For an African American growing up in Alexandria, Virginia in the 1930s, life was tough.
“Well, it was not a lot of fun,” Earl Lloyd, the first African-American player in NBA history, said in a recent interview with Bleacher Report. “Immigration had not taken place as you know and segregation was the order of the day and there’s nothing subtle about segregation, it was a nasty thing.”
If you were an African American every single day was a struggle as you could be put in jail for just something as simple as walking down the street. “I could never understand as a young kid why people were allowed to treat us like that,” Lloyd said.
Despite the everyday hardships that Lloyd endured, he would find life and equality in basketball. Starting basketball as a sixth grader, Lloyd endured hard days of practice and eventually matured into a rising young star.
After playing four great years at Parker-Gray High School, Lloyd followed in the footsteps of his former High School coach and attended West Virginia State College. “My High School coach went to West Virginia State College and my coach at West Virginia State, Marques Caldwell he and my High School coach were teammates, so I was kind of destined to go to West Virginia State,” said Lloyd. “It was really just a great place for me.”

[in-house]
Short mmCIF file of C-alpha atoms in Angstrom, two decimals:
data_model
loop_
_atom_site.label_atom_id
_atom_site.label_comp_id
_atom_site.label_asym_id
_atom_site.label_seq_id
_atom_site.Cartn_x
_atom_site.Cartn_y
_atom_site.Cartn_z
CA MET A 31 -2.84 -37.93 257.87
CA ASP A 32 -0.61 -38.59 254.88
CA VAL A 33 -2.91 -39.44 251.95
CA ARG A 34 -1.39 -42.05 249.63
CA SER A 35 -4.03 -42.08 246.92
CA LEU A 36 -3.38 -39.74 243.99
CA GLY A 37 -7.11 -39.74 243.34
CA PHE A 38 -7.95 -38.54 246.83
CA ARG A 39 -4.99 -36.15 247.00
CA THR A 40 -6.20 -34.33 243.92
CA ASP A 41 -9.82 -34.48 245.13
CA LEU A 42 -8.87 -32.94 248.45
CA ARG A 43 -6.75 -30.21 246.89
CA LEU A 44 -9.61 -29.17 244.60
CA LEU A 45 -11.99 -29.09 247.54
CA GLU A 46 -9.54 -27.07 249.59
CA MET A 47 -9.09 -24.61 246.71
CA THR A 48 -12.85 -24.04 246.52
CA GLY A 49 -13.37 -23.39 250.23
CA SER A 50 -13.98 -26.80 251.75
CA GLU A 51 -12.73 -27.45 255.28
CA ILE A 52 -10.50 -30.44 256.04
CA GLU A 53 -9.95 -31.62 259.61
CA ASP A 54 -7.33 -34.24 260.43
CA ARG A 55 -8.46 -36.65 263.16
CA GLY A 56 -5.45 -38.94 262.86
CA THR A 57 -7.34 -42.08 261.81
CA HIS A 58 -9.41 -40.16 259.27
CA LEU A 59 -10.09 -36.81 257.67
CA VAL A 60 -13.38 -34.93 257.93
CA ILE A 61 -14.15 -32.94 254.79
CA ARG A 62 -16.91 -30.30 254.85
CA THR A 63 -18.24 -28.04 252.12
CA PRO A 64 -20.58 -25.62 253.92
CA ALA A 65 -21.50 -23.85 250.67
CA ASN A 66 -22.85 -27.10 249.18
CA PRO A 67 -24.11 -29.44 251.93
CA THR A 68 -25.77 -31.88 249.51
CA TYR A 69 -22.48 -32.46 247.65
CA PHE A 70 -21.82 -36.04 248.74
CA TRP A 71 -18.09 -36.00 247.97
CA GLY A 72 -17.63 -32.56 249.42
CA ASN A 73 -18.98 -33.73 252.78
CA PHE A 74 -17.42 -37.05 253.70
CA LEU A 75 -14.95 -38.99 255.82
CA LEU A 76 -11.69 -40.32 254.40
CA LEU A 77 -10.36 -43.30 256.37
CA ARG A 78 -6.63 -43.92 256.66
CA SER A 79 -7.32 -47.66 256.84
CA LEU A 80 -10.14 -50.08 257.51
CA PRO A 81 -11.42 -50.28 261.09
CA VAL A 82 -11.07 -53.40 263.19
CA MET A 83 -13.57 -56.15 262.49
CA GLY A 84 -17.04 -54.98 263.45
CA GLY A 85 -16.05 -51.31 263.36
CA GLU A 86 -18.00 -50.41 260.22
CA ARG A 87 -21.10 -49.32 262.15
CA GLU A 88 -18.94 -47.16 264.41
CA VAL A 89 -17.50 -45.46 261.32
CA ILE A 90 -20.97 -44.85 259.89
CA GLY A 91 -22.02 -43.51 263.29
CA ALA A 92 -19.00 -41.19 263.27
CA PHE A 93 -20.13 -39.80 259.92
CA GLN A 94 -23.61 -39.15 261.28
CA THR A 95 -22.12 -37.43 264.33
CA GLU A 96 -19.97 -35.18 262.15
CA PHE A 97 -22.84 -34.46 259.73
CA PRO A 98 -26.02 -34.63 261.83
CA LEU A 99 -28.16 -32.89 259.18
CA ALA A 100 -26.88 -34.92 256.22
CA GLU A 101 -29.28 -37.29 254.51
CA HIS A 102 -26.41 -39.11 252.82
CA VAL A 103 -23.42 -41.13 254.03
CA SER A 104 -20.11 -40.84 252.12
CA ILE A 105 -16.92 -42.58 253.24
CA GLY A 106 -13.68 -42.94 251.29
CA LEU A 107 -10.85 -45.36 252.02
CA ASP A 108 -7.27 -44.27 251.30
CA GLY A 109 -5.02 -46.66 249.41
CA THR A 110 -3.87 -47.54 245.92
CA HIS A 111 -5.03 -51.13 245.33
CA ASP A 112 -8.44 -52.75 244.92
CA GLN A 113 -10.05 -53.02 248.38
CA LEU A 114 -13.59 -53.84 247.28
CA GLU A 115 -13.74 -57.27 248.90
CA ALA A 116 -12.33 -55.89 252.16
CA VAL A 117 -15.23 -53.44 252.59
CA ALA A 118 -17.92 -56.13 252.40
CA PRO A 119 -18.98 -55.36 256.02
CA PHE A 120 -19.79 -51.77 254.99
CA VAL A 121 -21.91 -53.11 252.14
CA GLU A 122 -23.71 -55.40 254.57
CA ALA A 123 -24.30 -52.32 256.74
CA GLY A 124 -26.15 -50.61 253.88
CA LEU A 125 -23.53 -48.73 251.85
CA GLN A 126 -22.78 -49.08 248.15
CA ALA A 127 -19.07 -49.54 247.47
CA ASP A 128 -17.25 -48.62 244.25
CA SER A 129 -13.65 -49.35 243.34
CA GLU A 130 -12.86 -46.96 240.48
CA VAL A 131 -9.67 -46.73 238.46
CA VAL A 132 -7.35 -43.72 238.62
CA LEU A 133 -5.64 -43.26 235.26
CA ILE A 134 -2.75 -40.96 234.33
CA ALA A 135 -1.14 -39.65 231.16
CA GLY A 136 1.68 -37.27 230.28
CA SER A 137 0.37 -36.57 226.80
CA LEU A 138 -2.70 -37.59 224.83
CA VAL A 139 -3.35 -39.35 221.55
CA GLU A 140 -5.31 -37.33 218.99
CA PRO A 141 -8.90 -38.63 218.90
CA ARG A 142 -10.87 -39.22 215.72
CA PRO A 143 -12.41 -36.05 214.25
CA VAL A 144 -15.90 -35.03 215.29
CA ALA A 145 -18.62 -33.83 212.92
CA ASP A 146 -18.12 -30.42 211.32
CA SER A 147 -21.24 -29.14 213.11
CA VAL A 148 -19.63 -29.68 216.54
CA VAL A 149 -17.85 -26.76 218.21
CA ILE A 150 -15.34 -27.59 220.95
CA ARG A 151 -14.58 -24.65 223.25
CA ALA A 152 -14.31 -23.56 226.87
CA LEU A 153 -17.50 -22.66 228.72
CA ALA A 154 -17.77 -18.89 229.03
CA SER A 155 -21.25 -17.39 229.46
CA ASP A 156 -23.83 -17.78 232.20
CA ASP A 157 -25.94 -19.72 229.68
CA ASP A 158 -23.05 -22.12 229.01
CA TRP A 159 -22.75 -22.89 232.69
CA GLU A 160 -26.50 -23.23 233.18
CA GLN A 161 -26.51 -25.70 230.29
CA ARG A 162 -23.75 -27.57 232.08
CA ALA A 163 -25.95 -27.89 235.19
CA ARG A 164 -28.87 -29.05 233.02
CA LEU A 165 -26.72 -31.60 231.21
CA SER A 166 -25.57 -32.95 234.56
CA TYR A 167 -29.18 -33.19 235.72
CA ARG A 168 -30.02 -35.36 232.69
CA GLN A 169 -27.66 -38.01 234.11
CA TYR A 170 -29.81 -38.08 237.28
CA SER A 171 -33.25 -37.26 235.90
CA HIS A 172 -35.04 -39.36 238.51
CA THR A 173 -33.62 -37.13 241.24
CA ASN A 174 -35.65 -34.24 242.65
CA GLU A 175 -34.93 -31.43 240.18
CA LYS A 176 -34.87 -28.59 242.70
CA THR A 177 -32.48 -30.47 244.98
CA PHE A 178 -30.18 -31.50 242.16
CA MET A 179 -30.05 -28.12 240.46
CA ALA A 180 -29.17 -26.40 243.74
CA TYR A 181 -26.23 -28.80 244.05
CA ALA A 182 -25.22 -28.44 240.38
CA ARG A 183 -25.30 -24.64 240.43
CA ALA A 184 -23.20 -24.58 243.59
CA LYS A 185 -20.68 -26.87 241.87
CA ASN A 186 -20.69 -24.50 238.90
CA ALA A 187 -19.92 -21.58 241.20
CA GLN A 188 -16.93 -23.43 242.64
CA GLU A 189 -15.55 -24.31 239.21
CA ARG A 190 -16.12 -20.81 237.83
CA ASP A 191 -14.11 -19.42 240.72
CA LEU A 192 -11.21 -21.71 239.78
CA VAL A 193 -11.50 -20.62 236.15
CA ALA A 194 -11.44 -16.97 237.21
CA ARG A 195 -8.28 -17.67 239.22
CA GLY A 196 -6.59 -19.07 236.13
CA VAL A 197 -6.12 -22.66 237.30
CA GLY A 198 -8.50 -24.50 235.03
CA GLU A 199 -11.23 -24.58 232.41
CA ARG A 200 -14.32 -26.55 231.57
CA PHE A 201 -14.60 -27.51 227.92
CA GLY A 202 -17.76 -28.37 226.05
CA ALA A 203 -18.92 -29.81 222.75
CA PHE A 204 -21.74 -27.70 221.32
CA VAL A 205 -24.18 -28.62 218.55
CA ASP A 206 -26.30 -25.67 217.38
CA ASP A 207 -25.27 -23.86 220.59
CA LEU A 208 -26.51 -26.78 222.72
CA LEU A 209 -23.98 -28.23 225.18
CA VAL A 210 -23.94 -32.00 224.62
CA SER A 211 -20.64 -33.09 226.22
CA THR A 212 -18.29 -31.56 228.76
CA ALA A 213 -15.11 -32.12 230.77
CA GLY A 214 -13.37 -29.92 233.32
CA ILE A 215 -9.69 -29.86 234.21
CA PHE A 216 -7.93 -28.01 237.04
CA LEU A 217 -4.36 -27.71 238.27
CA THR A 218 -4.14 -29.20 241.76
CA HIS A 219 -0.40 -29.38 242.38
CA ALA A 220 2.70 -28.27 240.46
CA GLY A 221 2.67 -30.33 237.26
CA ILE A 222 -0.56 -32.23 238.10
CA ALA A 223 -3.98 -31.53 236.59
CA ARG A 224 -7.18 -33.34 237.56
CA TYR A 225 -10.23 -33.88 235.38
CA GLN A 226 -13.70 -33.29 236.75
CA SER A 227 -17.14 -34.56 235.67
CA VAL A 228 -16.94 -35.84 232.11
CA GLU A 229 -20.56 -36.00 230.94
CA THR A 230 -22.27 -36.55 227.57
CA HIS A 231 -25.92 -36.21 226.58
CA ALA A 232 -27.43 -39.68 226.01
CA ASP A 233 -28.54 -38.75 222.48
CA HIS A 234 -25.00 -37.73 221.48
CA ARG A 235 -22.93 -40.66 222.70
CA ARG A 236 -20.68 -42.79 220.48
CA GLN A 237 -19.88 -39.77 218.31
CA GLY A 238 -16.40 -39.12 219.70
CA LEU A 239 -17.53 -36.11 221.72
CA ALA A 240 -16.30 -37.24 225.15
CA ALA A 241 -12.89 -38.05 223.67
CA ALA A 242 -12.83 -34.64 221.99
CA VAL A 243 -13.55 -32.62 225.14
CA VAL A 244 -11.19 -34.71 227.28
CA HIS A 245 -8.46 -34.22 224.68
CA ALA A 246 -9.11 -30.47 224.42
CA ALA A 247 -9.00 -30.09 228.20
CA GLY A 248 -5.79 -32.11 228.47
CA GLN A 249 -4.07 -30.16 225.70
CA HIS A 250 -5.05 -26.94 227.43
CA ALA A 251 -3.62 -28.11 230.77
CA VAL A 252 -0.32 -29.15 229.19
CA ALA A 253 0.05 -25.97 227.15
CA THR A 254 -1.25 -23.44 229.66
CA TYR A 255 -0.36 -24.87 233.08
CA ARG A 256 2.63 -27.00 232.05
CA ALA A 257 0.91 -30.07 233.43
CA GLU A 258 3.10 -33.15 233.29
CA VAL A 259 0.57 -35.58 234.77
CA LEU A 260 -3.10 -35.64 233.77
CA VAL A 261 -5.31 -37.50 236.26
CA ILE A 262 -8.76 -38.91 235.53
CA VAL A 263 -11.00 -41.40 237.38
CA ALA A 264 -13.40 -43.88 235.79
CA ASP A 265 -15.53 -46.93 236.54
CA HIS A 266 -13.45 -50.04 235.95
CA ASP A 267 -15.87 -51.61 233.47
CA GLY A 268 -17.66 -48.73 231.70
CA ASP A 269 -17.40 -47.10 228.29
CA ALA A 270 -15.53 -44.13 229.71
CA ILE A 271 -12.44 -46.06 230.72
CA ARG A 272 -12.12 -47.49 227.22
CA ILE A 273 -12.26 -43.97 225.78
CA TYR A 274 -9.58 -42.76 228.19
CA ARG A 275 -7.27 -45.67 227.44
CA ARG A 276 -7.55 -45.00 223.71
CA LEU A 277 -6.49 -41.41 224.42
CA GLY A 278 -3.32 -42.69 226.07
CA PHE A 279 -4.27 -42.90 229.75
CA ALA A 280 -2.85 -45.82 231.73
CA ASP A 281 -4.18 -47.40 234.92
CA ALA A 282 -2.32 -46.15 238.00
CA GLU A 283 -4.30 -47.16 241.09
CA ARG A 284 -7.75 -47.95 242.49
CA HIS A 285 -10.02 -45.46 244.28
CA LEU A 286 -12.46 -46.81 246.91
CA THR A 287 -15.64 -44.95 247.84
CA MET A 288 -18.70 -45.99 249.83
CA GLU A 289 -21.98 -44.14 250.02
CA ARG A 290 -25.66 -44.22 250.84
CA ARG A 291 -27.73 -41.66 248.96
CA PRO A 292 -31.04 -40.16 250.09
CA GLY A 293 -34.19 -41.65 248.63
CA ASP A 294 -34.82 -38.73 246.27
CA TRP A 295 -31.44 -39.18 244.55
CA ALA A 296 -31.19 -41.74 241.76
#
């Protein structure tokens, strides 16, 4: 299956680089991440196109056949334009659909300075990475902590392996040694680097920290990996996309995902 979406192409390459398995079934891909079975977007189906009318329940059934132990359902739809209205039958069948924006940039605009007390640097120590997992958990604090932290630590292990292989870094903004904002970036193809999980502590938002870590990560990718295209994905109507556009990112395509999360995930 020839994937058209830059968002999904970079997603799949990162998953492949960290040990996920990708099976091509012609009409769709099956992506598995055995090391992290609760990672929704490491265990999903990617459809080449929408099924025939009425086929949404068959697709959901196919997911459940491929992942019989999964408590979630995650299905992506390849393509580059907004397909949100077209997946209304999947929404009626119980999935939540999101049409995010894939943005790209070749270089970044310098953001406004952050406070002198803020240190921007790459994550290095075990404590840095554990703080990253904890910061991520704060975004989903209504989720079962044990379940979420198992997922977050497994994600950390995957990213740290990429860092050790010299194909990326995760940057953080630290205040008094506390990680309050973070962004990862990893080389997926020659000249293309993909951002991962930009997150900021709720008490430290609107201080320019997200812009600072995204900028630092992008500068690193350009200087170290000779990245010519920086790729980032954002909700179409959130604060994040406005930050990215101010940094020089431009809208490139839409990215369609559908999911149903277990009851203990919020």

Unlike when Lloyd was growing up and in high school, his days at West Virginia State were much brighter. “Campus life was fantastic, that’s all we had,” said Lloyd. Unfortunately at that time period, that’s all they did have. If they decided to leave campus, they were taking a high risk that could get them either killed or sent to jail.
“It’s really funny; we were 10 miles from Charlestown, and I bet you in the four years that me and my classmates were there, we probably went to Charlestown three or four times in the whole four years that we were there,” said Lloyd. “Because you weren’t welcomed, you never knew when it would maybe be your time to get hurt so to avoid those issues you stay away from places that you weren’t welcomed.”
At his first day at practice, Lloyd not only learned to appreciate the game of basketball more, but he appreciated life the most. “I was the one who was appreciative,” said Lloyd. “When I started my freshman year in college, I had about seven teammates who fought in World War II and they came home and we were teammates. Here I am, an 18-year-old kid from Alexandria, Virginia, and these guys probably had some narrow brushes with death; you know, it’s just a whole different thing.
During World War II hundreds of thousands of Americans went overseas and battled, about 125,000 of them were African American. Together they fought as one and as a whole for their country, but when they came home, life for an African American solider was still just as bad. “What angers you the most is our mothers and fathers can go over there and get killed but then you come back home and they tell you where you can’t have a house,” Lloyd said.